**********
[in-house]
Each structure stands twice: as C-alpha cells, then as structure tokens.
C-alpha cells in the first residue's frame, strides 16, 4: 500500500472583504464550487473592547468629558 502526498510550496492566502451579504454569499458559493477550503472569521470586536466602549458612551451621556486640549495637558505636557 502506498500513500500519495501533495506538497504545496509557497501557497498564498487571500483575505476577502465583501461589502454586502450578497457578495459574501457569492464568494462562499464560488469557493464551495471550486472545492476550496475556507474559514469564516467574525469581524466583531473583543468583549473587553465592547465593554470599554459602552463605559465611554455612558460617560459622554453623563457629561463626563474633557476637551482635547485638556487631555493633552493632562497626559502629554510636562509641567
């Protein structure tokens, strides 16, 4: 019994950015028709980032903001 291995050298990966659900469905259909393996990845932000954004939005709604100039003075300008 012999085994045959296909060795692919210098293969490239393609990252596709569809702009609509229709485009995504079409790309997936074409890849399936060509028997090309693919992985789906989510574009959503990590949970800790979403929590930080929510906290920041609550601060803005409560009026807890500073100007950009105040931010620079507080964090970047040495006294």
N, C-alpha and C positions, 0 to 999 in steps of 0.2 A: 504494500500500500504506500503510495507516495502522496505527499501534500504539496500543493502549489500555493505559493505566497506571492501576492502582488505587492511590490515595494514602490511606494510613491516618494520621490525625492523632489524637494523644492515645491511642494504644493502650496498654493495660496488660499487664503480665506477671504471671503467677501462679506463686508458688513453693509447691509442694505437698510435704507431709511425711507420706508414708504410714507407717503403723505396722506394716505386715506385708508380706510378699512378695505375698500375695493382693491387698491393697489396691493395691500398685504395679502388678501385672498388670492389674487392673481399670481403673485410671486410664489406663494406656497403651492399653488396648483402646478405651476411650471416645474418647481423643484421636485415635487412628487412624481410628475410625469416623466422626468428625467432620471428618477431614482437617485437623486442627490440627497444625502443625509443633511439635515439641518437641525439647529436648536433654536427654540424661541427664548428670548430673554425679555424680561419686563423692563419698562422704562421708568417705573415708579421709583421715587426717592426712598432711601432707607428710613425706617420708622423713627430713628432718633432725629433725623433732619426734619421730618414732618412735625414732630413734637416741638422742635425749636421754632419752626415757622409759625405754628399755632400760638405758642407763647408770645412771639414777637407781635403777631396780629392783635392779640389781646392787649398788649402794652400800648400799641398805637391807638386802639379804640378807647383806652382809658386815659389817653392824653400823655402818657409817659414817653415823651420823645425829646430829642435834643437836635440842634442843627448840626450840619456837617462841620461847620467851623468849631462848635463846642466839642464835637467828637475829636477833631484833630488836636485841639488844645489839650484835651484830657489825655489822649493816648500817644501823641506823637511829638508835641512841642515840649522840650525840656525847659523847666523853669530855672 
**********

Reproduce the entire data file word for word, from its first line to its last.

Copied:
[in-house]
Each structure stands twice: as C-alpha cells, then as structure tokens.
C-alpha cells in the first residue's frame, strides 16, 4: 500500500472583504464550487473592547468629558 502526498510550496492566502451579504454569499458559493477550503472569521470586536466602549458612551451621556486640549495637558505636557 502506498500513500500519495501533495506538497504545496509557497501557497498564498487571500483575505476577502465583501461589502454586502450578497457578495459574501457569492464568494462562499464560488469557493464551495471550486472545492476550496475556507474559514469564516467574525469581524466583531473583543468583549473587553465592547465593554470599554459602552463605559465611554455612558460617560459622554453623563457629561463626563474633557476637551482635547485638556487631555493633552493632562497626559502629554510636562509641567
């Protein structure tokens, strides 16, 4: 019994950015028709980032903001 291995050298990966659900469905259909393996990845932000954004939005709604100039003075300008 012999085994045959296909060795692919210098293969490239393609990252596709569809702009609509229709485009995504079409790309997936074409890849399936060509028997090309693919992985789906989510574009959503990590949970800790979403929590930080929510906290920041609550601060803005409560009026807890500073100007950009105040931010620079507080964090970047040495006294």
N, C-alpha and C positions, 0 to 999 in steps of 0.2 A: 504494500500500500504506500503510495507516495502522496505527499501534500504539496500543493502549489500555493505559493505566497506571492501576492502582488505587492511590490515595494514602490511606494510613491516618494520621490525625492523632489524637494523644492515645491511642494504644493502650496498654493495660496488660499487664503480665506477671504471671503467677501462679506463686508458688513453693509447691509442694505437698510435704507431709511425711507420706508414708504410714507407717503403723505396722506394716505386715506385708508380706510378699512378695505375698500375695493382693491387698491393697489396691493395691500398685504395679502388678501385672498388670492389674487392673481399670481403673485410671486410664489406663494406656497403651492399653488396648483402646478405651476411650471416645474418647481423643484421636485415635487412628487412624481410628475410625469416623466422626468428625467432620471428618477431614482437617485437623486442627490440627497444625502443625509443633511439635515439641518437641525439647529436648536433654536427654540424661541427664548428670548430673554425679555424680561419686563423692563419698562422704562421708568417705573415708579421709583421715587426717592426712598432711601432707607428710613425706617420708622423713627430713628432718633432725629433725623433732619426734619421730618414732618412735625414732630413734637416741638422742635425749636421754632419752626415757622409759625405754628399755632400760638405758642407763647408770645412771639414777637407781635403777631396780629392783635392779640389781646392787649398788649402794652400800648400799641398805637391807638386802639379804640378807647383806652382809658386815659389817653392824653400823655402818657409817659414817653415823651420823645425829646430829642435834643437836635440842634442843627448840626450840619456837617462841620461847620467851623468849631462848635463846642466839642464835637467828637475829636477833631484833630488836636485841639488844645489839650484835651484830657489825655489822649493816648500817644501823641506823637511829638508835641512841642515840649522840650525840656525847659523847666523853669530855672 